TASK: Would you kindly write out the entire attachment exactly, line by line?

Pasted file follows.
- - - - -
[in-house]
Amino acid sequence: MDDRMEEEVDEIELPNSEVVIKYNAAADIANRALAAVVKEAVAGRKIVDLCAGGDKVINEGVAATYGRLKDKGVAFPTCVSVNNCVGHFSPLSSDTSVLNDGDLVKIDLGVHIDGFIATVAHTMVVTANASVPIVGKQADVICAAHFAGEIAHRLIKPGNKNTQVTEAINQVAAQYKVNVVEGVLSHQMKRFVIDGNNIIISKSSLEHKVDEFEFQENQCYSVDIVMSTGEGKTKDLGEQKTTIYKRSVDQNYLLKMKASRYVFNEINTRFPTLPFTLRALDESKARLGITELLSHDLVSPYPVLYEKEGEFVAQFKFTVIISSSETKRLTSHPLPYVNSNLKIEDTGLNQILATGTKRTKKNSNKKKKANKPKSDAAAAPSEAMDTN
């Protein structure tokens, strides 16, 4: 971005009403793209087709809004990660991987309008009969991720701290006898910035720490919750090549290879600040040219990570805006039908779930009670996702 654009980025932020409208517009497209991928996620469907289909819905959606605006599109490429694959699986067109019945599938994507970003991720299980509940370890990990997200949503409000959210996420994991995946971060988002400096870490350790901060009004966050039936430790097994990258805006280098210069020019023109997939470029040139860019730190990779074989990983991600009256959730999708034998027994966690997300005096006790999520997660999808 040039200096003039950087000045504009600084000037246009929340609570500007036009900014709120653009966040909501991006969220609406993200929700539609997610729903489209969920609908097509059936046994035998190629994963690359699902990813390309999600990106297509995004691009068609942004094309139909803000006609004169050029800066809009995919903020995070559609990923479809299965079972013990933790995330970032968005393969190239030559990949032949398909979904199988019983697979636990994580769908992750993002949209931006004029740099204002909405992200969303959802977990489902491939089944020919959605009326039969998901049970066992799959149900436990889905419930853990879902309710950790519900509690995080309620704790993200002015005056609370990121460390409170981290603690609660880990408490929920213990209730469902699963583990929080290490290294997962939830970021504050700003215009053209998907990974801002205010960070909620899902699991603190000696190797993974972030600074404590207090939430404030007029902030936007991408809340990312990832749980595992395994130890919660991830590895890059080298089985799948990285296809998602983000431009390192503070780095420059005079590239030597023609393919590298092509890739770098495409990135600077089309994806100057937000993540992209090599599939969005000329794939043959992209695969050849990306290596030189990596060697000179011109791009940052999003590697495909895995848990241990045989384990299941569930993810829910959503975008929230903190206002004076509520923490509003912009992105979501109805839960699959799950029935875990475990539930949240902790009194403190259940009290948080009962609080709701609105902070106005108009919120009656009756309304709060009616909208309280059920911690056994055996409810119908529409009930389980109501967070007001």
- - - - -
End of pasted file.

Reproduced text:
[in-house]
Amino acid sequence: MDDRMEEEVDEIELPNSEVVIKYNAAADIANRALAAVVKEAVAGRKIVDLCAGGDKVINEGVAATYGRLKDKGVAFPTCVSVNNCVGHFSPLSSDTSVLNDGDLVKIDLGVHIDGFIATVAHTMVVTANASVPIVGKQADVICAAHFAGEIAHRLIKPGNKNTQVTEAINQVAAQYKVNVVEGVLSHQMKRFVIDGNNIIISKSSLEHKVDEFEFQENQCYSVDIVMSTGEGKTKDLGEQKTTIYKRSVDQNYLLKMKASRYVFNEINTRFPTLPFTLRALDESKARLGITELLSHDLVSPYPVLYEKEGEFVAQFKFTVIISSSETKRLTSHPLPYVNSNLKIEDTGLNQILATGTKRTKKNSNKKKKANKPKSDAAAAPSEAMDTN
């Protein structure tokens, strides 16, 4: 971005009403793209087709809004990660991987309008009969991720701290006898910035720490919750090549290879600040040219990570805006039908779930009670996702 654009980025932020409208517009497209991928996620469907289909819905959606605006599109490429694959699986067109019945599938994507970003991720299980509940370890990990997200949503409000959210996420994991995946971060988002400096870490350790901060009004966050039936430790097994990258805006280098210069020019023109997939470029040139860019730190990779074989990983991600009256959730999708034998027994966690997300005096006790999520997660999808 040039200096003039950087000045504009600084000037246009929340609570500007036009900014709120653009966040909501991006969220609406993200929700539609997610729903489209969920609908097509059936046994035998190629994963690359699902990813390309999600990106297509995004691009068609942004094309139909803000006609004169050029800066809009995919903020995070559609990923479809299965079972013990933790995330970032968005393969190239030559990949032949398909979904199988019983697979636990994580769908992750993002949209931006004029740099204002909405992200969303959802977990489902491939089944020919959605009326039969998901049970066992799959149900436990889905419930853990879902309710950790519900509690995080309620704790993200002015005056609370990121460390409170981290603690609660880990408490929920213990209730469902699963583990929080290490290294997962939830970021504050700003215009053209998907990974801002205010960070909620899902699991603190000696190797993974972030600074404590207090939430404030007029902030936007991408809340990312990832749980595992395994130890919660991830590895890059080298089985799948990285296809998602983000431009390192503070780095420059005079590239030597023609393919590298092509890739770098495409990135600077089309994806100057937000993540992209090599599939969005000329794939043959992209695969050849990306290596030189990596060697000179011109791009940052999003590697495909895995848990241990045989384990299941569930993810829910959503975008929230903190206002004076509520923490509003912009992105979501109805839960699959799950029935875990475990539930949240902790009194403190259940009290948080009962609080709701609105902070106005108009919120009656009756309304709060009616909208309280059920911690056994055996409810119908529409009930389980109501967070007001």